MRI

MRI

“3T MRI services are offered at our Fairfield Practice.” 

What Is MRI?

MRI, or Magnetic Resonance Imaging, involves the use of high strength, time varying magnetic fields to create images of the body’s internal structures.  It is excellent at providing high resolution imaging of soft tissues, and is widely used for bone and joint, brain and spine, and abdominal and pelvic imaging.

At Direct Radiology we have invested in market leading MRI technology in the acquisition of a Philips Ingenia 3T scanner.  This scanner operates at the highest field strength allowed for clinical scanning, and has direct digital technology allowing us to scan at a higher resolution, more quickly.  It also utilizes a 70cm opening, which is 16% larger than a conventional MRI.  This design increases comfort, and decreases the feelings of claustrophobia some people experience.

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How to prepare for MRI

This depends on the area being examined. Some MRI exams will require you to have fasted for 6 hours beforehand but most require no specific preparation at all.  It is best if you wear comfortable clothing without metal clips and zipper, as otherwise we may need to have you change into a gown.

Before your scan you will need to remove all metal items from your body including keys, wallet, phone, watch, bobby pins, hearing aids and jewellery.  We provide secure lockers so you can be sure that your personal items will be safe.

When you book your MRI you will be asked some safety questions.  While MRI is a very safe test to have, the use of high strength magnetic fields means that some medical implants, such as pacemakers, cochlear implants, stents and aneurysm clips, and other devices in or on your body can be affected by having an MRI. As such it is important that you answer the questions accurately and to the best of your knowledge.  We may need to follow up on the information you give us with your doctor to ensure you can have the scan safely. If your safety within the magnetic field cannot be assured, we will discuss with your doctor alternative imaging methods.

It is best if we can receive a copy of your MRI referral letter before your appointment.  This ensures we are able to perform the most appropriate scans to give you the most accurate diagnosis.  Please bring to your appointment all previous imaging as the radiologist (the specialist doctor interpreting your scan) will use these for comparison purposes.

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How will the test be performed?

You may need to get changed into a gown for the MRI due to metal in or on your clothes. You will be escorted to the scanner and be asked some questions that help us ensure we do the correct scan on the correct patient.

Once inside the magnet room, our radiographer (the trained medical imaging technologist performing the scan) will ask you to lie on the scan bed. They will place a “coil”around the part to be imaged. The “coil” acts like an antenna picking up the signal allowing the pictures to be acquired. This part is then moved to the centre of the magnet. Part of your body is always outside the scanner.

The radiographer will be outside the room while the scan is performed, operating the machine and ensuring your wellbeing. At all times the radiographer will be able to see you and speak to you.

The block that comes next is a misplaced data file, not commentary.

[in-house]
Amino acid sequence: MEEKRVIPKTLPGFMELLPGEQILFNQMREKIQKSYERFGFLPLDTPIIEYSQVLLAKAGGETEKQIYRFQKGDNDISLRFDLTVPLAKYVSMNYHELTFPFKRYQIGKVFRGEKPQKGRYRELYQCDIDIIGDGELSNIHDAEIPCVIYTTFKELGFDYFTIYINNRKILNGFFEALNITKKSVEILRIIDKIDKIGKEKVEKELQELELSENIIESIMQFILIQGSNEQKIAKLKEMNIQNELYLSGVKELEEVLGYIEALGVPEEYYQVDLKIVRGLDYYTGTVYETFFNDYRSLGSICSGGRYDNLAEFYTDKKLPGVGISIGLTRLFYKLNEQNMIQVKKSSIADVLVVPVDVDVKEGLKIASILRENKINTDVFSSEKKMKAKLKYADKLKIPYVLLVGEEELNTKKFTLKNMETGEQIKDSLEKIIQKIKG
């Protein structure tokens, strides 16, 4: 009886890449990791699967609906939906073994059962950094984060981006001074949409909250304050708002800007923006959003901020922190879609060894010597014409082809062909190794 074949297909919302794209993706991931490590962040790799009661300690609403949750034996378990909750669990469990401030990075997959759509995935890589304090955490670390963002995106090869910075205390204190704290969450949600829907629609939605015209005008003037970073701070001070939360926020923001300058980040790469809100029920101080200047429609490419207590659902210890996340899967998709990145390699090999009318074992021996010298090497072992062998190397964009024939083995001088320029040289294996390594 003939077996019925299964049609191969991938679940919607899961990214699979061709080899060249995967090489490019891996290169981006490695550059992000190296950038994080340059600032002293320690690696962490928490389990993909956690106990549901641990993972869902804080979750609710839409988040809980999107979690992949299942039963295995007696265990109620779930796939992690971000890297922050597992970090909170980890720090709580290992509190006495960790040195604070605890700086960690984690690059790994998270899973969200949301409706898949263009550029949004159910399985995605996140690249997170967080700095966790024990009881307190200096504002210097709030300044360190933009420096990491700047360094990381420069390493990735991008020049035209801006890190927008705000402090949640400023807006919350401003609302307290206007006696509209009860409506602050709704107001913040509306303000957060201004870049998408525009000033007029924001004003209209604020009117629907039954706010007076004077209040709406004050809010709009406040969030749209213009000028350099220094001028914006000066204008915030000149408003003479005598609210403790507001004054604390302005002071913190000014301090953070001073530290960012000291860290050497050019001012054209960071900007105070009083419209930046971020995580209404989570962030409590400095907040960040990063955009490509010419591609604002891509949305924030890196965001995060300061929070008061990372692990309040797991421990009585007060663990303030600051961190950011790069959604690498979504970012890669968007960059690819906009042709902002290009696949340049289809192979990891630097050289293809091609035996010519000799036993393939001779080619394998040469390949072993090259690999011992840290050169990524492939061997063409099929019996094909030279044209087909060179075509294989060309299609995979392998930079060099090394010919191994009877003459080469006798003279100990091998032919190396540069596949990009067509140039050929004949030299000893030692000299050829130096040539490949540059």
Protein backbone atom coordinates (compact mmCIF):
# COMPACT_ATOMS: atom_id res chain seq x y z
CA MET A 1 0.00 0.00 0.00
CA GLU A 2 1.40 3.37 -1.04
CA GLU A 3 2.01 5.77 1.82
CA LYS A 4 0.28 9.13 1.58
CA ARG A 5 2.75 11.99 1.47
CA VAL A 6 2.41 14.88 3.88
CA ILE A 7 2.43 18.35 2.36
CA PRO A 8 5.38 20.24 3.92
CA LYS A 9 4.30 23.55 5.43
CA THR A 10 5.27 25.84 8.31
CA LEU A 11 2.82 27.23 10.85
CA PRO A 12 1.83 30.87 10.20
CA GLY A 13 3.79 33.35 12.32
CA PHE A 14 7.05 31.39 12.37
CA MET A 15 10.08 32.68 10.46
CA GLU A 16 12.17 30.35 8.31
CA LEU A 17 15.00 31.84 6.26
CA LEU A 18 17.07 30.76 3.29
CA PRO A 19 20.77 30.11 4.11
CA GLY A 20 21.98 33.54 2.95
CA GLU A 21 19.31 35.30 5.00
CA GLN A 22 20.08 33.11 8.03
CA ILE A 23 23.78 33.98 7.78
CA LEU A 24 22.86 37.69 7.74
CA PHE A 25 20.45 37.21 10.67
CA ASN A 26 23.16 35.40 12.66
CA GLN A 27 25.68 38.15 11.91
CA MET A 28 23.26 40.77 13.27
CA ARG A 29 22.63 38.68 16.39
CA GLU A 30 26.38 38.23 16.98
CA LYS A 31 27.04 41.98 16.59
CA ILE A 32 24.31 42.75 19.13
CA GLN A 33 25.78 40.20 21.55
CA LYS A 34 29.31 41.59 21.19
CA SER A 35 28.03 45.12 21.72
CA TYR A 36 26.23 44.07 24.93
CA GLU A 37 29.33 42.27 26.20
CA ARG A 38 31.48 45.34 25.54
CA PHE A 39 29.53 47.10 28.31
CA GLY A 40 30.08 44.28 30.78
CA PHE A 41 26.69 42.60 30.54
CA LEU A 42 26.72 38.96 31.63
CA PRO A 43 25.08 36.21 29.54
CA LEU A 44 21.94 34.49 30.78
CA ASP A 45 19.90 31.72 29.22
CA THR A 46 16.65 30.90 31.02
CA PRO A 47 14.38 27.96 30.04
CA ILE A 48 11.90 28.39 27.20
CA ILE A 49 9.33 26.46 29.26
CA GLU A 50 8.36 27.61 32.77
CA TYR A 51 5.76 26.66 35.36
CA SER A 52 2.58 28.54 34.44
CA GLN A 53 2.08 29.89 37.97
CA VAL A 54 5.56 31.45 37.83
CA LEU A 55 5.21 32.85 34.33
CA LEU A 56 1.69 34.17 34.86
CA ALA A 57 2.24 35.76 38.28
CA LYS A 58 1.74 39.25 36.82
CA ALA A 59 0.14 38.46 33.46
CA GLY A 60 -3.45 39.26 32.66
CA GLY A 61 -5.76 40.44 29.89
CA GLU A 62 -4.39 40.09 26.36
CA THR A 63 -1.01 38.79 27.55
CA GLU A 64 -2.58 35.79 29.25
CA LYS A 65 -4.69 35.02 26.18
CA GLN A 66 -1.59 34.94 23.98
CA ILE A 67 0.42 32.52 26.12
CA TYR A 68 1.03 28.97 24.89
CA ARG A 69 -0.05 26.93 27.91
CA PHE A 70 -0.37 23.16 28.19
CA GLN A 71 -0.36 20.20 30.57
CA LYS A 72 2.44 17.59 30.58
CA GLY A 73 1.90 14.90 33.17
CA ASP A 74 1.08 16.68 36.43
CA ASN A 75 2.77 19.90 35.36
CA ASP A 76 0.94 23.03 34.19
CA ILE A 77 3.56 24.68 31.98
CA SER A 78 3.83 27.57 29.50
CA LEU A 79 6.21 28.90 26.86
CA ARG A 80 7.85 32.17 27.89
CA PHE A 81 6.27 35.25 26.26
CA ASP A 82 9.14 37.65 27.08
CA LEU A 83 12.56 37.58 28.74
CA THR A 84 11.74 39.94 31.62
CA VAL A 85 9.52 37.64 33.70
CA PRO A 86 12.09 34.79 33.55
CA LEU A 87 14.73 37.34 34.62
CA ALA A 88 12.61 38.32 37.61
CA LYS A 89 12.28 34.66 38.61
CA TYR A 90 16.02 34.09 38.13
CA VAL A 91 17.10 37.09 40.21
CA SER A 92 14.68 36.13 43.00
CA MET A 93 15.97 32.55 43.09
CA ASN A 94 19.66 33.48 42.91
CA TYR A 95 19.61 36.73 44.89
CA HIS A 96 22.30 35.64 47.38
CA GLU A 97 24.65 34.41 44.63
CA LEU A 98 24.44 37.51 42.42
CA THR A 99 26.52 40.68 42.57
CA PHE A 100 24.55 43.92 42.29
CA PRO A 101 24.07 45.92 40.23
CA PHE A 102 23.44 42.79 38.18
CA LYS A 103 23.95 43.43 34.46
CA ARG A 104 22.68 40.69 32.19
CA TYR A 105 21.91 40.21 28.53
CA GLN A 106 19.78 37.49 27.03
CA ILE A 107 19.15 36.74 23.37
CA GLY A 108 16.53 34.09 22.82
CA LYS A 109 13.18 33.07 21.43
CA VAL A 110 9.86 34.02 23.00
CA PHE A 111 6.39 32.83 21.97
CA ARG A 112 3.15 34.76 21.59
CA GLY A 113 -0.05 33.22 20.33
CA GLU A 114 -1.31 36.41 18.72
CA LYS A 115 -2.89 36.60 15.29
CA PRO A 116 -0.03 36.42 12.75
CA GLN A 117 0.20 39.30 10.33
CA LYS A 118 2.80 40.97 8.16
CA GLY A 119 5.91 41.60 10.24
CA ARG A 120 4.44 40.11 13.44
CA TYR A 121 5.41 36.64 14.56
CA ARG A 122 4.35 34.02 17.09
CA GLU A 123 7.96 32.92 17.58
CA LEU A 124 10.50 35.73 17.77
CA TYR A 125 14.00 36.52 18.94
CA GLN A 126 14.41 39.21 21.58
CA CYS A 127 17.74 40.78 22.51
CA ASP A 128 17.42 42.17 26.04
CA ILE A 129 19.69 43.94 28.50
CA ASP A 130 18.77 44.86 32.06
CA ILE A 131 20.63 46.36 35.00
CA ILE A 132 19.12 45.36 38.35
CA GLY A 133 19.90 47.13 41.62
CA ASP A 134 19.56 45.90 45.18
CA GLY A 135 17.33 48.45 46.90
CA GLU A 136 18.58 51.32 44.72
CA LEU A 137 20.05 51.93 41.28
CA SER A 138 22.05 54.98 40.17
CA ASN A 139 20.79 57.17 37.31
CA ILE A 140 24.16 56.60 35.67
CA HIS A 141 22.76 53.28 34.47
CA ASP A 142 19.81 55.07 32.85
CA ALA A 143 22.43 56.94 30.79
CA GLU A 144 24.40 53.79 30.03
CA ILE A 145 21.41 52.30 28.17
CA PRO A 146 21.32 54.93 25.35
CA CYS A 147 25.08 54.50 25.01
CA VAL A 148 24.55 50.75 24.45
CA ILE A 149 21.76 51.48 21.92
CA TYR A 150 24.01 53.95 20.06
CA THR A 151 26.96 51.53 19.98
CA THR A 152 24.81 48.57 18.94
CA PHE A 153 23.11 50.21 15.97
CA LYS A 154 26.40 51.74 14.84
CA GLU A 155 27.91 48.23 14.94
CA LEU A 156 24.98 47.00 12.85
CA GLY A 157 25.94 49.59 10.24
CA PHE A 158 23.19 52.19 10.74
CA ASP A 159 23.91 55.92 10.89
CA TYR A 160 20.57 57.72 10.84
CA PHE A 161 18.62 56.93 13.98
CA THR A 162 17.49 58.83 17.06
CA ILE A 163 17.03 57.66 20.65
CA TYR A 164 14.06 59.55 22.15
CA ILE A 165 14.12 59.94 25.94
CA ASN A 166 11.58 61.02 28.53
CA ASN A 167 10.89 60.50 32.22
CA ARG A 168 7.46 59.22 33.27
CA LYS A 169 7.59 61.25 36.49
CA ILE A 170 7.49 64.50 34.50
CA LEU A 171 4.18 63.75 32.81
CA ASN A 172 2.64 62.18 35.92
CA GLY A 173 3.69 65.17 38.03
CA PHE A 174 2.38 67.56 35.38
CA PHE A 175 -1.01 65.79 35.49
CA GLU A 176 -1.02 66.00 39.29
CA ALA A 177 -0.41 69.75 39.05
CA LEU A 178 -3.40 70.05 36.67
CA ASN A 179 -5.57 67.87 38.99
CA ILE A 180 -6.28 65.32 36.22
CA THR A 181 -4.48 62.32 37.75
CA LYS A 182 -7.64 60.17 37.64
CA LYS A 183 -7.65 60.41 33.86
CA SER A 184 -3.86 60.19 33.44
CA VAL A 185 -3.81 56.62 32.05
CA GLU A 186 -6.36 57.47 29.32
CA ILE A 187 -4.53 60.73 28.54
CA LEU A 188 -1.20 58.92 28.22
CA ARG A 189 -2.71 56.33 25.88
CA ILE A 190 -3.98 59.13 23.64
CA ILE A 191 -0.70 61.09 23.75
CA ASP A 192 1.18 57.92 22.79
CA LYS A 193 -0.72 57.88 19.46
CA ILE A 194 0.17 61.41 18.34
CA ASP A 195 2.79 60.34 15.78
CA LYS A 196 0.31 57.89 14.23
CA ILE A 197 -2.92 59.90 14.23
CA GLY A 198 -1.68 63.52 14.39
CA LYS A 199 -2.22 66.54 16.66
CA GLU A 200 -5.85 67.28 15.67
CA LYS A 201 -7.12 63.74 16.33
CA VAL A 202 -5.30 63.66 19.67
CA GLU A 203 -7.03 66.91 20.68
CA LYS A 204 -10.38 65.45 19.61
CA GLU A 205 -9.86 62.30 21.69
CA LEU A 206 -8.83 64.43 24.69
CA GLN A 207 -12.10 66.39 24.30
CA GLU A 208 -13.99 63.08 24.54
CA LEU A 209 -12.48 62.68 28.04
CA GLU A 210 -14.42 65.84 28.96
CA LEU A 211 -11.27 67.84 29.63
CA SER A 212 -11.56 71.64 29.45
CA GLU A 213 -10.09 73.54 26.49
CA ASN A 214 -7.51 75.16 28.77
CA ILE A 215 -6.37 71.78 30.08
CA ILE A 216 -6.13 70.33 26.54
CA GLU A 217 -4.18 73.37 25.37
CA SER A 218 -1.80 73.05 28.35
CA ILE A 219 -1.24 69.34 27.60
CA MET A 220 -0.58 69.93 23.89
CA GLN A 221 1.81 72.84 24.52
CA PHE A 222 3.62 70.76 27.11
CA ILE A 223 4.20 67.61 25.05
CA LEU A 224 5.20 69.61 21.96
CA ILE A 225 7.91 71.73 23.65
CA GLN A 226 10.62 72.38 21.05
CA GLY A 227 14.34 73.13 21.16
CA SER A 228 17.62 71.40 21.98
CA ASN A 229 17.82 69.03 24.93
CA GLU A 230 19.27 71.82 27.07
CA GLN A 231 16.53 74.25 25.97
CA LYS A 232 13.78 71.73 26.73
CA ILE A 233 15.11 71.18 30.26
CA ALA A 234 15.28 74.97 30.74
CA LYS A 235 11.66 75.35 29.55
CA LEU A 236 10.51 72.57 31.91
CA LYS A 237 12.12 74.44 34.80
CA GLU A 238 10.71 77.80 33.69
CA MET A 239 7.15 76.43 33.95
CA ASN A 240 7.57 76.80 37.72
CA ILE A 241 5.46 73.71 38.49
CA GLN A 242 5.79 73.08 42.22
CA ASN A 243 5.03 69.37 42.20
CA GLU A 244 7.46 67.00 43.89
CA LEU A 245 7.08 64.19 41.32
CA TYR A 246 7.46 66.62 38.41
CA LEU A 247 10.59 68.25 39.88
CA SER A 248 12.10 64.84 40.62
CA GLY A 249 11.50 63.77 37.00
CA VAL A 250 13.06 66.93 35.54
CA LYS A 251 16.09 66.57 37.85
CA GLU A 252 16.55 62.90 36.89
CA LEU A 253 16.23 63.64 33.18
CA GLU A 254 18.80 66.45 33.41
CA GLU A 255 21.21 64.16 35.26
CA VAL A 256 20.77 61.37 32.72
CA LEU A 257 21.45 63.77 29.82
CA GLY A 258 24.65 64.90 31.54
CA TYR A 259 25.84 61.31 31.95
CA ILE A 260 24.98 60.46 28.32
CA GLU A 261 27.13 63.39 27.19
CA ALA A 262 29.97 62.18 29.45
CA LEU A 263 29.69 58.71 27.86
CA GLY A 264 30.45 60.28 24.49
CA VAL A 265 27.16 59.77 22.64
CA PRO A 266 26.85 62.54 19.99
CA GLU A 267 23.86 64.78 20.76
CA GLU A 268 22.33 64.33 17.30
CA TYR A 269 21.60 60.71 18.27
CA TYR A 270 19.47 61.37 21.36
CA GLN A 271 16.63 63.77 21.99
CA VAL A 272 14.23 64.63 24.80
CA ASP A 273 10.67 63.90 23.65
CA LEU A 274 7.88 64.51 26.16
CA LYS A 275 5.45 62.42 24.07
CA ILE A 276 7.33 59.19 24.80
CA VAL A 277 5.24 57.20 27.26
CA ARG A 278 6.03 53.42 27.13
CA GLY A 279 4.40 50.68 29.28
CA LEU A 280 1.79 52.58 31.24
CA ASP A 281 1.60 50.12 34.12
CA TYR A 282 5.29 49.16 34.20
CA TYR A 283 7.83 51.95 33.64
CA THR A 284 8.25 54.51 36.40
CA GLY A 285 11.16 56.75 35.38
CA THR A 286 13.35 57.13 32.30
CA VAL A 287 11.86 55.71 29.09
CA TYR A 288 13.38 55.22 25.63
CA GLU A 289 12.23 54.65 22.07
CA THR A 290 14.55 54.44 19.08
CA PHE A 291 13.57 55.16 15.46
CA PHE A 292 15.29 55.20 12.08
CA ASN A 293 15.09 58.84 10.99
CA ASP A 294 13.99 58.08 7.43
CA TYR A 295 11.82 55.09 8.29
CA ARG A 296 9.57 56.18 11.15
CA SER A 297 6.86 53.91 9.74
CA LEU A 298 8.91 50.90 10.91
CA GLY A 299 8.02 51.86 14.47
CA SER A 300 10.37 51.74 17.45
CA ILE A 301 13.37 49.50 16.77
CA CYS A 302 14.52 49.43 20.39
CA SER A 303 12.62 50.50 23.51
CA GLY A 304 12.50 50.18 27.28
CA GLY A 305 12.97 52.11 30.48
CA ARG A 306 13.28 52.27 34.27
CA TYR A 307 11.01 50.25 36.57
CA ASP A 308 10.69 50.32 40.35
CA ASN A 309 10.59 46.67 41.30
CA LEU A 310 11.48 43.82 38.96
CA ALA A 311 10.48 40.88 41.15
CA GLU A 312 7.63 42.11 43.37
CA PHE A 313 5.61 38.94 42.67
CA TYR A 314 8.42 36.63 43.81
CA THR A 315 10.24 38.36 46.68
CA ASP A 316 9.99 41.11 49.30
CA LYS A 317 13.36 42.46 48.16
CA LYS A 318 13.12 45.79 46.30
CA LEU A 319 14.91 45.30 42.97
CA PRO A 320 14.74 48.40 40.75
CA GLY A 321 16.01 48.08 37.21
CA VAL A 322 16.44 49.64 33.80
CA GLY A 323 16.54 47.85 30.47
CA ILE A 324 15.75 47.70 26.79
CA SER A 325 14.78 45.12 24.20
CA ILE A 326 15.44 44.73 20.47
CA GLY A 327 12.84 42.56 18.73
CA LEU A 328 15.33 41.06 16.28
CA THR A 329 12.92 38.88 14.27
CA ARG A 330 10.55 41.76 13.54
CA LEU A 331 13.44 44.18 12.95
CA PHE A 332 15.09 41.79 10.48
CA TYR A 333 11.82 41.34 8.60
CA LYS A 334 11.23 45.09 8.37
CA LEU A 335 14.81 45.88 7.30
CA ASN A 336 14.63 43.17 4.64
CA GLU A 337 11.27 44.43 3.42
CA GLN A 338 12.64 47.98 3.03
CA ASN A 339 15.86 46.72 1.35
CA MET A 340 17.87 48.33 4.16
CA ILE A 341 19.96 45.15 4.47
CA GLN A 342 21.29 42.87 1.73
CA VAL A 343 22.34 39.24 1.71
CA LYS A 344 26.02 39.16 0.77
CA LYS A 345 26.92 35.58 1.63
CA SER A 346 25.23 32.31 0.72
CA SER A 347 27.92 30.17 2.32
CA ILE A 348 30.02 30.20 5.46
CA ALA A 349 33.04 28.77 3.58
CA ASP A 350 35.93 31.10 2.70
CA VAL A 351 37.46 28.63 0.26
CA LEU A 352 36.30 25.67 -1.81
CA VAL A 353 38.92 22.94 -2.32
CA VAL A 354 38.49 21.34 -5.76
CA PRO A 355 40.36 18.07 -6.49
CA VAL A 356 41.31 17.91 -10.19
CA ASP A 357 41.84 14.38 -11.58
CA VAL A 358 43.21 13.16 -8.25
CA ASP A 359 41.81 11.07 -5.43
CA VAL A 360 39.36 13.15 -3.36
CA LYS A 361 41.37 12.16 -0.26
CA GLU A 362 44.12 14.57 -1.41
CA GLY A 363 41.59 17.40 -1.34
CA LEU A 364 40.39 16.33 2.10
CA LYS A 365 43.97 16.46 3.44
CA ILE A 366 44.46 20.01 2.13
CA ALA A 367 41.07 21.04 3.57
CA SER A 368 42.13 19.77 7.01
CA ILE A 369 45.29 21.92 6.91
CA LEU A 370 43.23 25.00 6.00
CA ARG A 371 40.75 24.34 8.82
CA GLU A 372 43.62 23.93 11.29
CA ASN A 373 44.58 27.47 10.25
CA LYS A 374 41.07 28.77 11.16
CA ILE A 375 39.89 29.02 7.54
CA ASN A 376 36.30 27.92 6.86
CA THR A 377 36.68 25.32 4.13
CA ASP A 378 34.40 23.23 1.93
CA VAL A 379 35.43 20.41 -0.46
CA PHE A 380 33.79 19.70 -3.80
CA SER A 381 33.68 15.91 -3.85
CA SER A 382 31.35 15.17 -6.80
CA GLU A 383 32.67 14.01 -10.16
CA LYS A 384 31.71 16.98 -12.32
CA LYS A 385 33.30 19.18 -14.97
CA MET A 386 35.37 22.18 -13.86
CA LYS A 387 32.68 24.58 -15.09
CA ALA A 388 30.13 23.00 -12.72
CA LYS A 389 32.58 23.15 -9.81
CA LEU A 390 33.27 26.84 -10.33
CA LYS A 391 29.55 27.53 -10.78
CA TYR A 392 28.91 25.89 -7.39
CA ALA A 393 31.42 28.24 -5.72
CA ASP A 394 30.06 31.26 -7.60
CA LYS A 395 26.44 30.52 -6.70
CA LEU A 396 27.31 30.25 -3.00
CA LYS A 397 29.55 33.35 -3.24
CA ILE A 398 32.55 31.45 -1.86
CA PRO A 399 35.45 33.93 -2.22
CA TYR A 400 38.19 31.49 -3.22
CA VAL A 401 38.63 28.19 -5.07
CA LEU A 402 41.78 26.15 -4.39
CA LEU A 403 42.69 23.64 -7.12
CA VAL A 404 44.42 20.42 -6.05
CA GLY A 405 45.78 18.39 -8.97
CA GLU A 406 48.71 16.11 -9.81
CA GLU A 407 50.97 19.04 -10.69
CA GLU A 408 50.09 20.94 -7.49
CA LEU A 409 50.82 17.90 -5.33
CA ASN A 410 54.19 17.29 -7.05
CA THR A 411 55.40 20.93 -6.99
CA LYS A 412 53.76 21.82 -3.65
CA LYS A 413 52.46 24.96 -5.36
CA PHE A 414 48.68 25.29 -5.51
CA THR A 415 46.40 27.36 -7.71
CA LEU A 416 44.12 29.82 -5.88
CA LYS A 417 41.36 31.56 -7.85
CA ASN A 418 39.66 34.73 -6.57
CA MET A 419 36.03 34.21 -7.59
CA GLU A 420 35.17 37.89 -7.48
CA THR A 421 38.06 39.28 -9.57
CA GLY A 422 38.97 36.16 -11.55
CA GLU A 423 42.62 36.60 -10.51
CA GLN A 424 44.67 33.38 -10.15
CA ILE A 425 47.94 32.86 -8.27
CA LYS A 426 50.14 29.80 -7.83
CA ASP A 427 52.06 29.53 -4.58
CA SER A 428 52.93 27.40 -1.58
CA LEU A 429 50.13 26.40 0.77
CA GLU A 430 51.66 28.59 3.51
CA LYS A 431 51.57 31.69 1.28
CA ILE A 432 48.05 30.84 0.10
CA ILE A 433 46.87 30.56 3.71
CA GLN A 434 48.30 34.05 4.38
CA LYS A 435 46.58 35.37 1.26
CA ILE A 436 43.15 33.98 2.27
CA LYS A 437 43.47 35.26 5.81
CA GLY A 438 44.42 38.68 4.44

Headphones and earplugs are provided to reduce the noise and music of your choice can be played to help you relax. If you are uncomfortable a “buzzer” which will be in your hand may be pressed to alert the radiographer and ensure prompt attention.

In certain instances it may be required to give you an intravenous injection of dye (known as “contrast” or “gadolinium”). A small needle will be inserted into the back of your hand or elbow, with a small amount of clear fluid injected. This is to assist the radiologist in making their diagnosis. The dye is very safe.

It is important for you to be comfortable to ensure you can stay still for the examination. This ensures the images will not be blurry and gives the radiologist has the best chance to gain an accurate impression of your images.

There will be several different series of moderately loud noises, each taking between 2 and 5 minutes. These are the different views being taken. Depending on the type of test you have, the total scan may take between 20 minutes and an hour.

How will the test feel?

MRI causes no pain. Occasionally patients feel is a slight warming of the area being scanned or, very rarely, some slight tingling under the skin.

A small percentage of people may experience claustrophobia. If you are concerned you may be claustrophobic in the MRI, speak to your local or referring Doctor who may prescribe you a mild sedative to take beforehand. In these circumstances you should be accompanied to and from Direct Radiology as driving yourself is usually inadvisable.

When the MRI is acquiring its images it can be quite loud. You will be given earplugs and offered music to listen to. There will be cool air blowing over you while you are in the scanner.

After the exam is completed you can go home and resume your usual lifestyle.

What are the risks?

MRI uses no x-rays or other forms of ionising radiation and as such is a very safe test to have. There have been no side effects of the magnetic fields used.

If you require a dye injection (“contrast”), this is also very safe. It is very rare to have any side effects. However if you have significant kidney problems it may be advisable to avoid the injection. We will advise what is best for you and if you require the dye injection for the study being undertaken.

When will I know the result of my MRI?

You can take a CD of the images home with you from your appointment.

The report will be made available to your referring Doctor as soon as it is practicable, within 24 hours or earlier if required